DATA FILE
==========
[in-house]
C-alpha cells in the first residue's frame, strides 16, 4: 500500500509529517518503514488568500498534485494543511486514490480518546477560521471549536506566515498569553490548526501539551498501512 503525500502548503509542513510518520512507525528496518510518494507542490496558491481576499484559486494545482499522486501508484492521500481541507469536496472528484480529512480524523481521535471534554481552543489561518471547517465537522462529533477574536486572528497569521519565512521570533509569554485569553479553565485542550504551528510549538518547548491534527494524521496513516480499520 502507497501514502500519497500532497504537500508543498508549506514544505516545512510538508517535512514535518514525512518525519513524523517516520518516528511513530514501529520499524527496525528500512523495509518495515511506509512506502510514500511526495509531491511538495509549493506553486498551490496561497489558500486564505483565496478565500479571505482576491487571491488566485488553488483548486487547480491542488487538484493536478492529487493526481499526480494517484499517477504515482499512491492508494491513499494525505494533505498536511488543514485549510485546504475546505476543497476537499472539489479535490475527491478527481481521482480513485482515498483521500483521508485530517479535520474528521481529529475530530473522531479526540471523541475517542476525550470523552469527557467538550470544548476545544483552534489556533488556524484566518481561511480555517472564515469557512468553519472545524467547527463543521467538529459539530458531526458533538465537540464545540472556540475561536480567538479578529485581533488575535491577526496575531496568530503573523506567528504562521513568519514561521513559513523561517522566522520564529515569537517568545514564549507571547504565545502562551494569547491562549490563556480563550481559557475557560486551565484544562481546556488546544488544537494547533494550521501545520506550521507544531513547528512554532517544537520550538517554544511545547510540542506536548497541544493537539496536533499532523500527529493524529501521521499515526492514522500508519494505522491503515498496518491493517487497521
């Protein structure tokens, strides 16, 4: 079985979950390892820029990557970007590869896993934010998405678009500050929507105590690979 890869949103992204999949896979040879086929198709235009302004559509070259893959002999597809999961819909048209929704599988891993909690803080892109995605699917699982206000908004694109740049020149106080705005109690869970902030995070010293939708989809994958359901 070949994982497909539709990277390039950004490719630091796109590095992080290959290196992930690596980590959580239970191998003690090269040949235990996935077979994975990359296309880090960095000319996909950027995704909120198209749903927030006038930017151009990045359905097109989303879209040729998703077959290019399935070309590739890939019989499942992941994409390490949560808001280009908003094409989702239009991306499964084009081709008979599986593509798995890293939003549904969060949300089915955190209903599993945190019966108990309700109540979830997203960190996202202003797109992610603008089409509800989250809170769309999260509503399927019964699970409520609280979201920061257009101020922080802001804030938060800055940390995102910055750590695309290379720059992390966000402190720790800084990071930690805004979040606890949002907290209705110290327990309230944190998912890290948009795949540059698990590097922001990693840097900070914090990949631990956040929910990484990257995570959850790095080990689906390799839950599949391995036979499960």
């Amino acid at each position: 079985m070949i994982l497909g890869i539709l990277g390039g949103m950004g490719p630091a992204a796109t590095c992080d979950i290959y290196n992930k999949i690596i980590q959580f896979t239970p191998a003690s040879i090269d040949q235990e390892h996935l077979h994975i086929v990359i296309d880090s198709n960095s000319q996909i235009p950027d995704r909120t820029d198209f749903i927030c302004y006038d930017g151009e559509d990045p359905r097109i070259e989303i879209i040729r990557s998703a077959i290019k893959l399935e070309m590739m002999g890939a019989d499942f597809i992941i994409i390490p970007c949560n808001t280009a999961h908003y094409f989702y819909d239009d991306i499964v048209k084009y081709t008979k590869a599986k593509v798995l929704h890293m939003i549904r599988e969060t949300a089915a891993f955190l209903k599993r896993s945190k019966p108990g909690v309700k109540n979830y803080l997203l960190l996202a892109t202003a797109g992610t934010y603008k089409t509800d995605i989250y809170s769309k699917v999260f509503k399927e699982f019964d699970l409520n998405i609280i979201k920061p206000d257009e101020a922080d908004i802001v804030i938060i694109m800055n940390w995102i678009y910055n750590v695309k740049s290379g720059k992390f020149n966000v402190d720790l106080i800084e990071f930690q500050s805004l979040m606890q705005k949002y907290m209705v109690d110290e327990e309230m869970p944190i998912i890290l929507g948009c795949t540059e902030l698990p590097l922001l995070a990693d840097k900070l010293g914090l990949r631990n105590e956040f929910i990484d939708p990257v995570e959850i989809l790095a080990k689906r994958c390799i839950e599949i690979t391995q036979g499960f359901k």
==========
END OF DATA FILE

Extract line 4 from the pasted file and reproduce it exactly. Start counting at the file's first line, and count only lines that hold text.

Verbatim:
């Amino acid at each position: 079985m070949i994982l497909g890869i539709l990277g390039g949103m950004g490719p630091a992204a796109t590095c992080d979950i290959y290196n992930k999949i690596i980590q959580f896979t239970p191998a003690s040879i090269d040949q235990e390892h996935l077979h994975i086929v990359i296309d880090s198709n960095s000319q996909i235009p950027d995704r909120t820029d198209f749903i927030c302004y006038d930017g151009e559509d990045p359905r097109i070259e989303i879209i040729r990557s998703a077959i290019k893959l399935e070309m590739m002999g890939a019989d499942f597809i992941i994409i390490p970007c949560n808001t280009a999961h908003y094409f989702y819909d239009d991306i499964v048209k084009y081709t008979k590869a599986k593509v798995l929704h890293m939003i549904r599988e969060t949300a089915a891993f955190l209903k599993r896993s945190k019966p108990g909690v309700k109540n979830y803080l997203l960190l996202a892109t202003a797109g992610t934010y603008k089409t509800d995605i989250y809170s769309k699917v999260f509503k399927e699982f019964d699970l409520n998405i609280i979201k920061p206000d257009e101020a922080d908004i802001v804030i938060i694109m800055n940390w995102i678009y910055n750590v695309k740049s290379g720059k992390f020149n966000v402190d720790l106080i800084e990071f930690q500050s805004l979040m606890q705005k949002y907290m209705v109690d110290e327990e309230m869970p944190i998912i890290l929507g948009c795949t540059e902030l698990p590097l922001l995070a990693d840097k900070l010293g914090l990949r631990n105590e956040f929910i990484d939708p990257v995570e959850i989809l790095a080990k689906r994958c390799i839950e599949i690979t391995q036979g499960f359901k």